Working together, DECA impacts community
With water bottles, breakfast, tweets and buckets, teens at Northwestern High School aim to educate, feed and strengthen their community, together. For years, members of the school's DECA (an association of marketing students) chapter have teamed...
With water bottles, breakfast, tweets and buckets, teens at Northwestern High School aim to educate, feed and strengthen their community, together.
For years, members of the school's DECA (an association of marketing students) chapter have teamed up to make a difference.
"It's given me something to look forward to," said senior Madison Trautt, who's helmed the financial literacy project with Journey Brown for three years. "I enjoy coming to school because of DECA."
The two estimated they spend about a full school week - five days - a year educating students, peers and adults about money basics.
"Our main goal is to teach students and community members how money works in the world," Brown said. "How someone earns it and manages to invest it, donate and spend it."
Their teaching style has progressed over the years.
"We got more creative as we went," Trautt said, and switched to immersive activities that leave a lasting impression.
Fellow seniors Paige Orlowski and Michael Lindsay have focused on providing food for the hungry and care for the sick. They raised more than $3,000 for the Muscular Dystrophy Association with an online silent auction last spring and participated in the annual MDA walk. It's the first time they've taken the auction online, and it was a big success.
The pair also teamed with the school's summer weights program to provide a community breakfast, snagging $1,000 in freewill donations for Second Harvest Northern Lakes Food Bank. They collected another $1,500 for Second Harvest by selling candy bars and spirit rags during football season and hosted a Northwestern Middle School dance that netted $500 and a mound of canned goods.
"After each large activity, Don Leighton will come in and we'll have a check presentation in front of the whole school," Orlowski said. "So then we'll talk a little bit about community service and donating to the food shelf, and he'll speak a little bit about the importance of the food shelf."
The community service team will host a miracle minute at a trio of upcoming home basketball games Feb. 10 and 11. DECA members will pass around buckets during each game to raise funds for the food bank. They also plan to help promote the spring Empty Bowls fundraiser for the Rural Care & Share Foodshelf.
Last week, DECA students travelled to the middle school to launch a penny drive for Second Harvest. Brown and Trautt handed out buckets and sheets explaining the rules to sixth grade students. Days before, the financial literacy team had visited the same classrooms.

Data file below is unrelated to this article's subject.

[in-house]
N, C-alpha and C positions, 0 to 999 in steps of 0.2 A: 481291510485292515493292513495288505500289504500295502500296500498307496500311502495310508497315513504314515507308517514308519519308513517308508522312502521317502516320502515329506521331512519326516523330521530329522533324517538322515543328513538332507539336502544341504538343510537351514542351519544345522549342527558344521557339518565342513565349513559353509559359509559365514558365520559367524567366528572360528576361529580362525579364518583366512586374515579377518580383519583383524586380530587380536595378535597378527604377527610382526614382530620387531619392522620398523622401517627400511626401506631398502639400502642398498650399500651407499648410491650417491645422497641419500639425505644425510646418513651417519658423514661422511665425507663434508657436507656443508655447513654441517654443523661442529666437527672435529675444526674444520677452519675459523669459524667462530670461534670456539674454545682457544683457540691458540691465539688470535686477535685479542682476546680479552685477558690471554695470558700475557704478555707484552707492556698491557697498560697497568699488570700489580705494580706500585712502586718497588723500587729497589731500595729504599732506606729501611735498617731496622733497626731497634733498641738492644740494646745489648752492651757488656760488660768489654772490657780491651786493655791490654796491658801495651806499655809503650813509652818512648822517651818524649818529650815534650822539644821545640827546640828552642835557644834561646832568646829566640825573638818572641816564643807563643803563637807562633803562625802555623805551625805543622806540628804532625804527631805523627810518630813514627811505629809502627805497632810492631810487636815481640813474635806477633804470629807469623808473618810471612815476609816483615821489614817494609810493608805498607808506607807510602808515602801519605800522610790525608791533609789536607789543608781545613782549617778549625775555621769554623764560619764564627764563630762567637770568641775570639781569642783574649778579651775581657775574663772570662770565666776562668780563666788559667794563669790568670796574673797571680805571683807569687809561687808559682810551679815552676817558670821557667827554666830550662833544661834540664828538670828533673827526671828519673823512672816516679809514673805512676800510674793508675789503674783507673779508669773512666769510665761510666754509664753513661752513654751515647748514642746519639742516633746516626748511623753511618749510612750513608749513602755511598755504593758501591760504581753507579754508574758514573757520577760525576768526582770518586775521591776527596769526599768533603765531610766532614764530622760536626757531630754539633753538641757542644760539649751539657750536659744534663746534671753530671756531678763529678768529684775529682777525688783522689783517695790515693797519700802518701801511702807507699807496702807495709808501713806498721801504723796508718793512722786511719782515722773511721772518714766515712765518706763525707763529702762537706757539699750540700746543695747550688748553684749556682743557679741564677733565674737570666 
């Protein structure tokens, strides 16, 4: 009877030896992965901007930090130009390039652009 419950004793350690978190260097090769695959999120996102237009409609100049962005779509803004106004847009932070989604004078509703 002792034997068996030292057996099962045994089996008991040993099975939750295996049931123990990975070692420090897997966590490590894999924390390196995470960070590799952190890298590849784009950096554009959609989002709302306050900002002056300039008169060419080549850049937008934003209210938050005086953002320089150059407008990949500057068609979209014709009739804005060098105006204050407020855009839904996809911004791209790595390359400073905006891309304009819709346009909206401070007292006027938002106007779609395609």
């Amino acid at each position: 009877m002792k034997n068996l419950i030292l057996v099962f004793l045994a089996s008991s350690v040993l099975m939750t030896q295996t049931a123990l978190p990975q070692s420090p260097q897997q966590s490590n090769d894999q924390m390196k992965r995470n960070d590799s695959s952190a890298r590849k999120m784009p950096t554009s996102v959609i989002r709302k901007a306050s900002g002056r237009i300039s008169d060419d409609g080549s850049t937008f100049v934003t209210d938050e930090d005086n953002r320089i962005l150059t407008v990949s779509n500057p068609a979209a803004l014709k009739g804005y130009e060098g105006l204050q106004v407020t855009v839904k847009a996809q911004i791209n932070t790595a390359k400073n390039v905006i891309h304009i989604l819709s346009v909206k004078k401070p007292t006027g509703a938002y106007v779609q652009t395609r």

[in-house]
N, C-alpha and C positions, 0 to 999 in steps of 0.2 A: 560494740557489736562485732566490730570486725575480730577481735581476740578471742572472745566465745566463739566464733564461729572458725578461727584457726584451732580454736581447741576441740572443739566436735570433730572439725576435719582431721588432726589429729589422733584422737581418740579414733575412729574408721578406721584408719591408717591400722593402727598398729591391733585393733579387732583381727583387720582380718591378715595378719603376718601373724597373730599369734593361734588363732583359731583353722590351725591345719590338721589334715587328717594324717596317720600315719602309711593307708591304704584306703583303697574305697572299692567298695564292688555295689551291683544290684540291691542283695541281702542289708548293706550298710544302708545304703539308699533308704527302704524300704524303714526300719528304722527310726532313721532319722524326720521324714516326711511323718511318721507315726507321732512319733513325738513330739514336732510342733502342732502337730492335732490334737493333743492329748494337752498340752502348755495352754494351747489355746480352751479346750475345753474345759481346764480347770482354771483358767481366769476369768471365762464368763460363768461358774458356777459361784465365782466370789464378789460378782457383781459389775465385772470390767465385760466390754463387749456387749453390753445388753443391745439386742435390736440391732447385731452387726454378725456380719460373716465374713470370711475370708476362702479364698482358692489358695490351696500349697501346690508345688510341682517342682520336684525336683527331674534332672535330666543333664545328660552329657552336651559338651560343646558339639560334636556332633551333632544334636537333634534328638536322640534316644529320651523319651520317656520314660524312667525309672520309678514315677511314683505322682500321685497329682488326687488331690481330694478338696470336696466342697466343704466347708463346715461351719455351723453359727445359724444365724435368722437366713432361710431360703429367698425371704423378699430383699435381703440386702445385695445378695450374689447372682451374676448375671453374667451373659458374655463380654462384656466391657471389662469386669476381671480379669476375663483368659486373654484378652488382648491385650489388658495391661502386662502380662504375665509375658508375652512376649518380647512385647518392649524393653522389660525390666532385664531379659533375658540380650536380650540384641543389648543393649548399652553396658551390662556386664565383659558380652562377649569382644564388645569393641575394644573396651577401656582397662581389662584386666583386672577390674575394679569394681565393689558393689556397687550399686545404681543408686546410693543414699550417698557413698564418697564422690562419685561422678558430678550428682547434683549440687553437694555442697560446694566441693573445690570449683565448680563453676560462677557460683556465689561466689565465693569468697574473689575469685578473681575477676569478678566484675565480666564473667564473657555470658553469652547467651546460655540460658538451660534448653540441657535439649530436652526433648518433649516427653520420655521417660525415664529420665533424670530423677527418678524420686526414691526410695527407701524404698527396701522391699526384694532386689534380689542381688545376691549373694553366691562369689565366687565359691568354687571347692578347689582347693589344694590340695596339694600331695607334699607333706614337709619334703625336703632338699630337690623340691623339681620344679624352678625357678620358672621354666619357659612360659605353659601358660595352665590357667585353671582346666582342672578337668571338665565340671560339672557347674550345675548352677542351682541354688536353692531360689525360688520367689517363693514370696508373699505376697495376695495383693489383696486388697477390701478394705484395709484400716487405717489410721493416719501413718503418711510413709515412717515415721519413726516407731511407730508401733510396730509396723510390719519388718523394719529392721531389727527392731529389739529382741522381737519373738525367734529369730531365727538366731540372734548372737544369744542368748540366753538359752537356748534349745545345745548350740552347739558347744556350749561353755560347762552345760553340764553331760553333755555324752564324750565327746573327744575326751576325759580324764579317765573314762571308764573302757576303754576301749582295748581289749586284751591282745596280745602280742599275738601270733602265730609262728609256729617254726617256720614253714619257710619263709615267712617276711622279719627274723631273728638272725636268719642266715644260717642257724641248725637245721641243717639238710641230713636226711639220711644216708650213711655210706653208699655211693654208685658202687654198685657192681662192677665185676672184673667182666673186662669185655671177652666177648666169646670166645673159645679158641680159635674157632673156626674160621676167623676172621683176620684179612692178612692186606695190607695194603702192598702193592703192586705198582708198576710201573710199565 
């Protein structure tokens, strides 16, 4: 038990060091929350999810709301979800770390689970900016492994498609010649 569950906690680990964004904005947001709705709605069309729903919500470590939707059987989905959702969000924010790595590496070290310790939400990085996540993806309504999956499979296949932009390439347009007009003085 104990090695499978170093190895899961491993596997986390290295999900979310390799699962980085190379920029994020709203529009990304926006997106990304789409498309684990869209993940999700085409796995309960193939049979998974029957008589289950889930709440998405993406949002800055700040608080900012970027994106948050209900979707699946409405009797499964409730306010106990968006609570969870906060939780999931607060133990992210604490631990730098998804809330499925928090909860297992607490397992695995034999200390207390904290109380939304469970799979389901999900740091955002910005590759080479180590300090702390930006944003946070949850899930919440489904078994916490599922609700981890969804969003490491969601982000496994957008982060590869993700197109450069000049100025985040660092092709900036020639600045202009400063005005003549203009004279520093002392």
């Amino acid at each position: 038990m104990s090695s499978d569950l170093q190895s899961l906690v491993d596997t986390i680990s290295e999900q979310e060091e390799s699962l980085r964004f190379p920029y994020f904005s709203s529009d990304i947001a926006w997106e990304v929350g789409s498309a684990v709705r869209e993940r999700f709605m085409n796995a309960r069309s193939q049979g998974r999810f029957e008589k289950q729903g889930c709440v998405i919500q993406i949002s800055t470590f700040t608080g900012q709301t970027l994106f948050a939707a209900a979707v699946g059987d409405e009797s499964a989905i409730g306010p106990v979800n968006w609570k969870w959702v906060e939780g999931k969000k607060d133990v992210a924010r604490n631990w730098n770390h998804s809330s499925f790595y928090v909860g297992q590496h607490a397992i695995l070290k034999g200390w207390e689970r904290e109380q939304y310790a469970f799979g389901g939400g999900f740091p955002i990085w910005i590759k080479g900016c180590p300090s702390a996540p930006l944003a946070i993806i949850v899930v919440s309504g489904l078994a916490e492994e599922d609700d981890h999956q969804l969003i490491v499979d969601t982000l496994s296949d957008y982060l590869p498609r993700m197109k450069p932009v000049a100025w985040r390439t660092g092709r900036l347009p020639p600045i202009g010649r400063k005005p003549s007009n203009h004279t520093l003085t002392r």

"We started a 30-day savings challenge with the students and we also created piggy banks out of plastic water bottles," Trautt said.
"Which was really fun and cool, actually," Brown said. "They enjoyed it a lot, I think."
The youngest DECA leaders have taken to Twitter to share their anti-tobacco message, "It's not a joke, don't smoke."
"I normally don't give projects to ninth graders," said DECA advisor Jody Forsythe, but freshmen Ryan Ross, Ryleigh Hill and Jocelyn Loustari took on the public relations campaign this year.
Activities have included presenting information on the harmful chemicals in cigarettes at Northwestern Middle School's Red Ribbon Week and a middle school dance. They've tapped high school marketing students to create video commercials on the dangers of tobacco and taken polls, both online and in person.
"Smoking slims your chances of marriage down by 80 percent," the group tweeted on Nov. 7 after online poll results were released. Out of 166 respondents, only 20 percent said they would marry someone that smokes. A mere 13 percent of respondents said they think smoking is cool.
Those numbers were similar to in-person polling at the middle school - 20 percent of 179 responses said they would marry someone that smokes and 4.5 percent said they thought tobacco use is cool.
"The purpose of the surveys was to disprove the stereotype that people think that smoking is cool," said Ross, 14.
Their campaign focuses on all demographics.
"It's important to talk to younger kids so they don't start but it's also important to talk to the older people so they know how to quit and, you know, also the kind of teenage people so they know how to say no," Ross said. "So it's important to talk to all ages, I think."
The teens said they've been surprised by some of the things they've learned.
"Every cigarette takes 11 minutes off your life," said Hill, 14. "That was really alarming to me. I didn't think of it like that and I was like, wow, that's shocking. Eleven minutes. What could you be doing with that 11 minutes? That adds up. Eleven minutes becomes, like, a day. A day becomes a week and it's like what would you want to be doing with that time?"
The group is planning an elementary school fundraiser for the American Cancer Association and will post the commercials made by their peers on the DECA Campaign 2017's Twitter site, @DecaAntiSmoking.